I particularly welcome the International Balzan Prize in Ethnomusicology because it allows me to make a critical contribution to the ontological turn that draws the interdisciplinary collective of students and scholars inspired by the modern field of ethnomusicology to the sonic borderlands in the global history of the present. By focusing on sonic borderlands, this new Balzan collective will create new disciplinary connections and enhance particularly the conversations that have traditionally taken place across borders. Young scholars with roots in the social sciences will find encouragement to deepen ethnographic study, especially along the borders crossed by migrants and refugees. Music historians and philosophers will have opportunities to explore and realign aesthetic borders. By drawing together the numerous disciplinees that contribute to ethnomusicological thought, the Balzan Prize can strengthen the collaborative potential of a much larger field of scientific inquiry. Critical to the role of such scientific inquiry, moreover, is that it can also become public-facing and that its programs and publications can enrich and engage the broadest possible collective.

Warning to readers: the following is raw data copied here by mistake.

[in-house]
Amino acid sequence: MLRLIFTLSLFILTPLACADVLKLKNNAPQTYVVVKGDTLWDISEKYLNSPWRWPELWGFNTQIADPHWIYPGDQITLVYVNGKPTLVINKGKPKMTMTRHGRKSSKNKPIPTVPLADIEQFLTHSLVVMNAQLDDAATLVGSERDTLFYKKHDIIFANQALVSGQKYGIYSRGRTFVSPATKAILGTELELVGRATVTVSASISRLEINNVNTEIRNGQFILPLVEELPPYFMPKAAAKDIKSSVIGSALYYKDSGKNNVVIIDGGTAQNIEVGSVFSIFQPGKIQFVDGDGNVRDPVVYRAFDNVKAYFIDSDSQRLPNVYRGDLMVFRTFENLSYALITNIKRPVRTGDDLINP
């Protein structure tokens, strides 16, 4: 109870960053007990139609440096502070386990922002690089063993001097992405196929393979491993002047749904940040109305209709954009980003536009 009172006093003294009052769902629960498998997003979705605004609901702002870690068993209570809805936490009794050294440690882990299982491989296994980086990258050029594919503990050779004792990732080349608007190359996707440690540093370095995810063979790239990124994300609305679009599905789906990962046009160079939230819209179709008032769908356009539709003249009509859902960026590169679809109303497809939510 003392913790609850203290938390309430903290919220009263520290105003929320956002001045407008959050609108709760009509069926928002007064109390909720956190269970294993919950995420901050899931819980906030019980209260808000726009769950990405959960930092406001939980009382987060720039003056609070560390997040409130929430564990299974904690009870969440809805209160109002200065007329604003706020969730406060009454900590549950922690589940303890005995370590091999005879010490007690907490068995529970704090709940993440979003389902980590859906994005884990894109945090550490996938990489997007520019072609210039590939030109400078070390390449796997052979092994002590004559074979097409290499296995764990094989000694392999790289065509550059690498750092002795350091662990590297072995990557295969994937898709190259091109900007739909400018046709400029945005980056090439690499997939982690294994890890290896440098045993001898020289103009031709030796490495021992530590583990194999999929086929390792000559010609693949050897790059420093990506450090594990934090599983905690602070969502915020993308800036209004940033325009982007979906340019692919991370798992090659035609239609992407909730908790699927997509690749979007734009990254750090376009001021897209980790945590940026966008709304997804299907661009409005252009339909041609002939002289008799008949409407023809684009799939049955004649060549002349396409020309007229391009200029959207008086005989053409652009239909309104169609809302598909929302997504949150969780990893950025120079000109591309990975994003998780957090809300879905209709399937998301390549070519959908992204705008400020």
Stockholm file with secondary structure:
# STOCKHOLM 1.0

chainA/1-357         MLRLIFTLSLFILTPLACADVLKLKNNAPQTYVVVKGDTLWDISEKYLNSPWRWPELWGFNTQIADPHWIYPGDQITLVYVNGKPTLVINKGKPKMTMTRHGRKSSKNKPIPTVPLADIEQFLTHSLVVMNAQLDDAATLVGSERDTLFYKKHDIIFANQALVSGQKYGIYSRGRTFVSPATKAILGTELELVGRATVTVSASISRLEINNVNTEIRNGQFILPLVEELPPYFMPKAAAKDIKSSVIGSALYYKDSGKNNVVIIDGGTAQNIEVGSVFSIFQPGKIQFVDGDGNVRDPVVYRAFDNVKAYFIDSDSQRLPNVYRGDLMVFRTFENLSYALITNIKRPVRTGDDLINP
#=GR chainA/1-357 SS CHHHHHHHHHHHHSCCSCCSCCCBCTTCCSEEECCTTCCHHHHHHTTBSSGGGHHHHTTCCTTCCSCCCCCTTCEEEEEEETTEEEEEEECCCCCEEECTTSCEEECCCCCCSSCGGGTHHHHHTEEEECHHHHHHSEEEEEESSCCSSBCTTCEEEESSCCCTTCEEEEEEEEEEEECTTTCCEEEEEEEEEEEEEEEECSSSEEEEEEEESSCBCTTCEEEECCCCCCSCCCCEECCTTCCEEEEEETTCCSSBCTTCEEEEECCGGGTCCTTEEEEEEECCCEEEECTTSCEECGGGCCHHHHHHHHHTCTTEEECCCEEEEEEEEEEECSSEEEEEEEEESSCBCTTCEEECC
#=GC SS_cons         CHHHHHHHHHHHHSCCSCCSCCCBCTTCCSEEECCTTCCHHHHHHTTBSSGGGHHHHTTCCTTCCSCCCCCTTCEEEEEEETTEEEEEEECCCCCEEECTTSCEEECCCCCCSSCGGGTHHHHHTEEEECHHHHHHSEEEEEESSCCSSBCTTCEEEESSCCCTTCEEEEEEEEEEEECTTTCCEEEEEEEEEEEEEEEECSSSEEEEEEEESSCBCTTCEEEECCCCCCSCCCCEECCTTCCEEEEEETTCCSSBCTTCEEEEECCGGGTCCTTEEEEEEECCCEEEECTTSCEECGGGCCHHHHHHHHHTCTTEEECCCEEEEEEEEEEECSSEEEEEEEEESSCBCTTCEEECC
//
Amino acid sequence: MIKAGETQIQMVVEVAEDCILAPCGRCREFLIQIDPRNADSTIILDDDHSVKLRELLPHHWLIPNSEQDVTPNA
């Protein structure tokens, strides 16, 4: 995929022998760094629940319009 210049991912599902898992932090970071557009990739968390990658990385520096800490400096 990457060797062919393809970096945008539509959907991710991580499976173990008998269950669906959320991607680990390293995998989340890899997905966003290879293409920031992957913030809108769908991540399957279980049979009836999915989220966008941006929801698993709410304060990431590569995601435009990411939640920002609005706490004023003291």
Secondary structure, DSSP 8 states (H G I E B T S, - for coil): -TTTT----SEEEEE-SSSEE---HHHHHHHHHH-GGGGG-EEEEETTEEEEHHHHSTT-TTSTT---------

Throughout this acceptance speech I have emphasized the presence and role of the collective, of the field of ethnomusicology, as well as of the publics it reaches. I do so not only to provide a concise intellectual history of the field, but also to express my indebtedness to the many from whom I have learned. My coming-of-age as an ethnomusicologist was possible because of remarkable teachers: Bruno Nettl at the University of Illinois at Urbana-Champaign; Amnon Shiloah in Jerusalem; Carl Dahlhaus and Otto Holzapfel in Berlin and Freiburg im Breisgau; and many more. I learned early on that my fieldwork could and should take me to those who labored – farmers and workers – and soon thereafter it would take me to those who suffered – to the immigrants and refugees who fled Europe from the Shoa, and to those who were unable to do so. I have found it critical to enter the spaces of encounter unsettled by colonialism, racism, and genocide. Even under such difficult circumstances, those with whom I conducted fieldwork became my teachers. The same must be said about my students, who are the most critical and caring of all my teachers. Just why I was able to hold remarkably diverse and international visiting professorships – in the United States, Germany, Israel, Austria, Italy, Croatia – I don’t really know, but surely this was the reason the collective of students from whom I learn has increased immeasurably.

Please permit me to conclude these remarks accepting the International Balzan Prize in Ethnomusicology by expressing my appreciation again to the Balzan Foundation and to the remarkable collective who have made my work and career possible. I am deeply honored that the Balzan Prize now opens an important new chapter in our common encounters in ethnomusicology.